For the rest, let’s discuss during the candidates Meeting.


    Thank you for considering my candidacy, and I truly hope that the knowledge, experience, and desire to contribute which I bring to the NCSG will be considered useful.



    @__f_f__

    Best Regards

    ____________________________________

    (Ekue) Farell FOLLY
    NCUC Rep. to the NCSG Policy Committee
    linkedin.com/in/farellf [linkedin.com] 

    Name: Farzaneh Badii (officially written as Badiei)

    Region of Residence: North America

    Gender: Female

    Employment: Internet Governance Project (Georgia Institute of Technology) https://internetgovernance.org [internetgovernance.org]

    Conflicts of Interest: None


    I believe the noncommercial stakeholders' group can exert quite a lot of influence in policymaking at ICANN through the GNSO council if it pays attention to the most important issues, treat the noncommercial posts seriously and care about noncommercial values such as freedom of expression, preventing government and trademark overreach, and protection of privacy.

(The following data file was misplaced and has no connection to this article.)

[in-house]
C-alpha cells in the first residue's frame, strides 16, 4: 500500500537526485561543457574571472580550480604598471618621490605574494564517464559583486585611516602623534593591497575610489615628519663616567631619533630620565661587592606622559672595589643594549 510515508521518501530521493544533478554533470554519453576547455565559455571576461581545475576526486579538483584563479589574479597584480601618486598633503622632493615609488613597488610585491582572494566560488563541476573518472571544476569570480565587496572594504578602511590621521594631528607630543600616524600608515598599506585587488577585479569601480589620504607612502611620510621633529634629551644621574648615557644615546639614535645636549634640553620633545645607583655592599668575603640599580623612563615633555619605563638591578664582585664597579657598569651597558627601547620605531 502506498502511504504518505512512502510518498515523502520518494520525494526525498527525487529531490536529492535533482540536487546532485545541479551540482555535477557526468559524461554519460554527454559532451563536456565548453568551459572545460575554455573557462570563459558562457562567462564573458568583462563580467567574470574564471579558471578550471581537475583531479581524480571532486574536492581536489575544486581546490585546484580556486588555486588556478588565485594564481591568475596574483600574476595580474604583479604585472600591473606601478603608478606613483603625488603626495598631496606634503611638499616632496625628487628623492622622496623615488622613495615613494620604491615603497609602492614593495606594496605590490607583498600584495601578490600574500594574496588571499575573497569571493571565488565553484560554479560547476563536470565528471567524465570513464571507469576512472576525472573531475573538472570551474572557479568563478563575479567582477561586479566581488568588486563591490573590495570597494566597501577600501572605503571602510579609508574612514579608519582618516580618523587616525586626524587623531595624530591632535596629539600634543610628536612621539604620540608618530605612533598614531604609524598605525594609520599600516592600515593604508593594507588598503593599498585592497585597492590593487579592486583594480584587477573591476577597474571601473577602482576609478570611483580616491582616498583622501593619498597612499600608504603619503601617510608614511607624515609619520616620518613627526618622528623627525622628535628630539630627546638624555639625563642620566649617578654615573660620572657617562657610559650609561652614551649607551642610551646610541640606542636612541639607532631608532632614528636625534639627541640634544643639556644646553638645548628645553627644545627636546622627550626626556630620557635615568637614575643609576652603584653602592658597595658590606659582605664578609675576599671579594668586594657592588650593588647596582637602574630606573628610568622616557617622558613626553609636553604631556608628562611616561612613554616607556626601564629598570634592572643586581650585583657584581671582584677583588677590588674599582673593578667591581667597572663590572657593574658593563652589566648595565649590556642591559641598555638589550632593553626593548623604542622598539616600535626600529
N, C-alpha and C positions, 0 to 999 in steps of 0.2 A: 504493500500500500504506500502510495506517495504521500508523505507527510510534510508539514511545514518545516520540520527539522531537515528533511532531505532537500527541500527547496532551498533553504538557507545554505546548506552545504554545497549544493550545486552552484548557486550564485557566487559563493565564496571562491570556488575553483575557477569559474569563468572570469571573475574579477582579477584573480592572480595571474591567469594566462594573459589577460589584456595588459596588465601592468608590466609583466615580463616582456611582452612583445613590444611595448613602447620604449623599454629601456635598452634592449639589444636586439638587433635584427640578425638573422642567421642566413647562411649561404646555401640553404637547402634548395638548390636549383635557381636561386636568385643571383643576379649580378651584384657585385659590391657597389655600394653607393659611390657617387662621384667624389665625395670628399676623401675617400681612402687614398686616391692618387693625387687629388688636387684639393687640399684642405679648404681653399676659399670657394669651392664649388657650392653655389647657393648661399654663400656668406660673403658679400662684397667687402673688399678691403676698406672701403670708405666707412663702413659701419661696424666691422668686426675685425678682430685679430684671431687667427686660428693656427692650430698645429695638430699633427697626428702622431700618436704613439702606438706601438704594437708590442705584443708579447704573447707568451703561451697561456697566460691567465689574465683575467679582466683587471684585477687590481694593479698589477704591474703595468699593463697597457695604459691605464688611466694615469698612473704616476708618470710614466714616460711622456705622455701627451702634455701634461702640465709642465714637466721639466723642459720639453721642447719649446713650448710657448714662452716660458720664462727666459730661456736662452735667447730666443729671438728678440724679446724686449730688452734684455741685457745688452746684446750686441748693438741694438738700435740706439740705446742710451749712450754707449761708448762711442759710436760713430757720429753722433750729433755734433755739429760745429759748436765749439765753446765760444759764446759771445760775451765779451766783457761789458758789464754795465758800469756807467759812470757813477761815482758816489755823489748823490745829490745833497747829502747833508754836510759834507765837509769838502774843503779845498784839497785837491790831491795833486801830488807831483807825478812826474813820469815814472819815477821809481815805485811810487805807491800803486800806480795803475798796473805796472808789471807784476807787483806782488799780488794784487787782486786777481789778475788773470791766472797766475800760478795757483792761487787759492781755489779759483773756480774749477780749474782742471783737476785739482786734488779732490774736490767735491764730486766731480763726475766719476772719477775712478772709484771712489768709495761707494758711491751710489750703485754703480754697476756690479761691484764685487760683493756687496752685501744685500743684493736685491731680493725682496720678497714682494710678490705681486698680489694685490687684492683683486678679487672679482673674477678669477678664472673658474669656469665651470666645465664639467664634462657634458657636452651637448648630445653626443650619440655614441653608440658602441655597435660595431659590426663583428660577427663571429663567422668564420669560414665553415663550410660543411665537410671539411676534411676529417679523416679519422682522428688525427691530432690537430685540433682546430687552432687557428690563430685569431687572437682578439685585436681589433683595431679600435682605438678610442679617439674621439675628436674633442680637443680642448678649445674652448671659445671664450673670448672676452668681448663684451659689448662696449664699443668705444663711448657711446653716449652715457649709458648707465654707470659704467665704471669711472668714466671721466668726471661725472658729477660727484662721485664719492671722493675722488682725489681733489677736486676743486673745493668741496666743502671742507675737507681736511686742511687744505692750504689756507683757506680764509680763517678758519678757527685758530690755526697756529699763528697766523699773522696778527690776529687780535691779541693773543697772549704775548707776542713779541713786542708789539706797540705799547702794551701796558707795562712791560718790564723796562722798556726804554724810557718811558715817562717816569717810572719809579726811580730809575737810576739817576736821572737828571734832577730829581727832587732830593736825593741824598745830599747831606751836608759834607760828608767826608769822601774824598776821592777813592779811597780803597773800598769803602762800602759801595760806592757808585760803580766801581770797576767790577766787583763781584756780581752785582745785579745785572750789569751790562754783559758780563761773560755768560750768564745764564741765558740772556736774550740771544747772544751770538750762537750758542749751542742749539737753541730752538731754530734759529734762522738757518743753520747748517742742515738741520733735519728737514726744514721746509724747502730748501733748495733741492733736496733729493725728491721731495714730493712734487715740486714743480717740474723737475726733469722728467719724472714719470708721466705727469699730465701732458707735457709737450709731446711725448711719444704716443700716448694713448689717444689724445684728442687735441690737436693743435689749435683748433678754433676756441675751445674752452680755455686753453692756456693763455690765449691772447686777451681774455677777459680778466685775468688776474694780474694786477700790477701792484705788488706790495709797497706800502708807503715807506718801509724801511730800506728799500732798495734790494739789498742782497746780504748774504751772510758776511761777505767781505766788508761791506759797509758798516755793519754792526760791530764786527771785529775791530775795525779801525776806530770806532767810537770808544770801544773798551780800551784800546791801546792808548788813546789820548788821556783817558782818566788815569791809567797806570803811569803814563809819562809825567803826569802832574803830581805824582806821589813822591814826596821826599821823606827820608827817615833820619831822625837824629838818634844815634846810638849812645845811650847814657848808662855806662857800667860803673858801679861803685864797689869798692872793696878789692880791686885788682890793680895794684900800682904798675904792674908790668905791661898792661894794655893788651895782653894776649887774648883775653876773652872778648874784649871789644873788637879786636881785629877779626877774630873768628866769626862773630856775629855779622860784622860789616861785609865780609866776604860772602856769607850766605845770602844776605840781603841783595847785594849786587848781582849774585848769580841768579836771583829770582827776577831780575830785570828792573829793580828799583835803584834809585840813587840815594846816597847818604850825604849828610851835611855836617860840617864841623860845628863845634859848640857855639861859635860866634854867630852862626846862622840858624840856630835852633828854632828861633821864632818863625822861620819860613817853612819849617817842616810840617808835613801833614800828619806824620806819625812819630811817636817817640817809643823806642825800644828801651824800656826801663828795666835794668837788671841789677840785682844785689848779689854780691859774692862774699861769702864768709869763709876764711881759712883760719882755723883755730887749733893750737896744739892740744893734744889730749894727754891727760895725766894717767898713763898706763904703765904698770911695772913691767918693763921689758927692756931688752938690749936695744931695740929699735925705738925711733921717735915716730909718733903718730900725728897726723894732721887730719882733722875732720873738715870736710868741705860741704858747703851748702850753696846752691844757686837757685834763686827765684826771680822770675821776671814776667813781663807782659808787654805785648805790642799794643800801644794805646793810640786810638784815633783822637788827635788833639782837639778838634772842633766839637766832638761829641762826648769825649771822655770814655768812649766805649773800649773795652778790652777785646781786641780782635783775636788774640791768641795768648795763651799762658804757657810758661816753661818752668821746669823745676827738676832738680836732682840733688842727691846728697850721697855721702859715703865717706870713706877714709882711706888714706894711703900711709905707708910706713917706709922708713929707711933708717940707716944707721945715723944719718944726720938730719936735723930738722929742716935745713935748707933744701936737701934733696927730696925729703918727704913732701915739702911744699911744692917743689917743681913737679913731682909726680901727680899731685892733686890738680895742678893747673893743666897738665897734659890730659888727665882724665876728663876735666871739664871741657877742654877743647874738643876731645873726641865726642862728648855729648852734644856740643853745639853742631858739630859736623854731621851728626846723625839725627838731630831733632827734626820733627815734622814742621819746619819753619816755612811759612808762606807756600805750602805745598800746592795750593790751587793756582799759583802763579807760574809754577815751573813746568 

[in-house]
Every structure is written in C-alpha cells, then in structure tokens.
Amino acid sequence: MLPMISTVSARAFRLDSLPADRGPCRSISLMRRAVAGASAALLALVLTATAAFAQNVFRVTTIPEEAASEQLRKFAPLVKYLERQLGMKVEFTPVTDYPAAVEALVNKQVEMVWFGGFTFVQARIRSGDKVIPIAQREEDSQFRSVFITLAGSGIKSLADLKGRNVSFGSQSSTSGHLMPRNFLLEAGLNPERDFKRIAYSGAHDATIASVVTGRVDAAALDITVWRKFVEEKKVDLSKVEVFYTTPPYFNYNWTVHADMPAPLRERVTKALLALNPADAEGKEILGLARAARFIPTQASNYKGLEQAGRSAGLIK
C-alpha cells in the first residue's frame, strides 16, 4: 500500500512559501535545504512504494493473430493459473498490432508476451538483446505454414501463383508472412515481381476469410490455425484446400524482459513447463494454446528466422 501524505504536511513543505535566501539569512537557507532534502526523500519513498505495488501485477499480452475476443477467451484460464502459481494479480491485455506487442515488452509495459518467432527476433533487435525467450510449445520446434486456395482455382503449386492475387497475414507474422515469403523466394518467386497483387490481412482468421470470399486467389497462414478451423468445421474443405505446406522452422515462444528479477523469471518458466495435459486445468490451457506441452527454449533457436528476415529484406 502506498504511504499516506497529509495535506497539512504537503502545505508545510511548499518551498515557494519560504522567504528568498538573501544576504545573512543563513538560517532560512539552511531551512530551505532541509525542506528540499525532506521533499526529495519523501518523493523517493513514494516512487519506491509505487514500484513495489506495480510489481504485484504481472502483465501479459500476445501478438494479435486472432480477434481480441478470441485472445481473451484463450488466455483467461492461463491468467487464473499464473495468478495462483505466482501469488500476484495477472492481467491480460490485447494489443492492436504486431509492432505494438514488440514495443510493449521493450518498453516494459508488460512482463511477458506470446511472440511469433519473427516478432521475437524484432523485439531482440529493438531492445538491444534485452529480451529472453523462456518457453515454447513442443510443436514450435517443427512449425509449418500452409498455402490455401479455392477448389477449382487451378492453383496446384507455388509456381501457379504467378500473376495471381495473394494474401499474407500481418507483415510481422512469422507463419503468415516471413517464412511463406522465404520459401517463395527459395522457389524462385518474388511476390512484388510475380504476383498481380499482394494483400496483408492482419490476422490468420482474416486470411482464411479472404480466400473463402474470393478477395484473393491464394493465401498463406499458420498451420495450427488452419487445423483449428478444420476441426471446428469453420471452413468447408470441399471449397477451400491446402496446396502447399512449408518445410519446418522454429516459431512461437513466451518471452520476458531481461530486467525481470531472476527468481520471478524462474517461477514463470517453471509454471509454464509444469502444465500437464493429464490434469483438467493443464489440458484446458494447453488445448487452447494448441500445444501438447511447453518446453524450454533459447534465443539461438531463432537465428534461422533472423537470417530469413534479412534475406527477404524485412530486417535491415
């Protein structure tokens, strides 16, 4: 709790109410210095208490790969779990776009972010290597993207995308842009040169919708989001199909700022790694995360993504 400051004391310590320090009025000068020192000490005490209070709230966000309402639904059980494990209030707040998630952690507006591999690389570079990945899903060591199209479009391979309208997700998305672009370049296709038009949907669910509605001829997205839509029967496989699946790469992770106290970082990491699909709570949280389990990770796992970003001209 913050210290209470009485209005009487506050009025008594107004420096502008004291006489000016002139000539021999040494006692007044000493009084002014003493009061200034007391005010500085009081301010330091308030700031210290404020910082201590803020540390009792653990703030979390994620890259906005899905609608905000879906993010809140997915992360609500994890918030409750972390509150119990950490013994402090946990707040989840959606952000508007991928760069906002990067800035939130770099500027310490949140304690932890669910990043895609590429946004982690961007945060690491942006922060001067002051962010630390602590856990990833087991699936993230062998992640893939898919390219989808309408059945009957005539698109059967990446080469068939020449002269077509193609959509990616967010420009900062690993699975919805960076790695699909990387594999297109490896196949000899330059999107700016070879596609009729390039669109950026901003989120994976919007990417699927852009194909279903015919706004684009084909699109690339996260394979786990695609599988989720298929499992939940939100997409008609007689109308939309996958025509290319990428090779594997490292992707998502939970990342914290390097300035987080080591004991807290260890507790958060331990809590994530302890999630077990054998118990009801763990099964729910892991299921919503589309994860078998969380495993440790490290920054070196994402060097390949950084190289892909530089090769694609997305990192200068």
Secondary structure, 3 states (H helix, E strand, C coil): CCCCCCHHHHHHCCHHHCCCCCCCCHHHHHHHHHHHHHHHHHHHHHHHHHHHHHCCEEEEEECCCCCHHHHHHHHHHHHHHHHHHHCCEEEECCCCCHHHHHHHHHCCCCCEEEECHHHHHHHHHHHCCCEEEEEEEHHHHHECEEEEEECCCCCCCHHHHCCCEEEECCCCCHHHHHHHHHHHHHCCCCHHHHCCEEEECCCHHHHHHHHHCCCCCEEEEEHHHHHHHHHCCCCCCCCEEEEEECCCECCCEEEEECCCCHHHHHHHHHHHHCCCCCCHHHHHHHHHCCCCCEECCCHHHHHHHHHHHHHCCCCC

I think NCSG needs to have at least a short term strategy on how to deal with ICANN processes and policies. We have established our set of values over time but we need a strategy to achieve them. This is what can be done at the policy committee with the help of NCSG chair. I am hoping that I can help  Stephanie who is already shaping our strategy. 

    I am not quite happy with the recent developments at ICANN, one is giving too much power to the governments (sometimes stems from the bylaws but not always), the desire to "fix" the multistakeholder model while the actual deficiencies stem from other sources and decisionmakers and not from the community. The power of ICANN org and its influence on the Board is also another problem that should be tackled. While I cannot address all these issues at the Council, I believe I can at least pay attention to the developments and alert NCSG members about them.

    Another reason I would like to be on the Council is to keep NCSG members informed of what decisions are being made. Rafik did a tremendous job and reported all the time but he is very busy and needs help. Since February 2019, NCSG members have not received a report on what the Council is doing. Rafik cannot do everything single-handedly. We need to step up and help and report and keep NCSG members informed.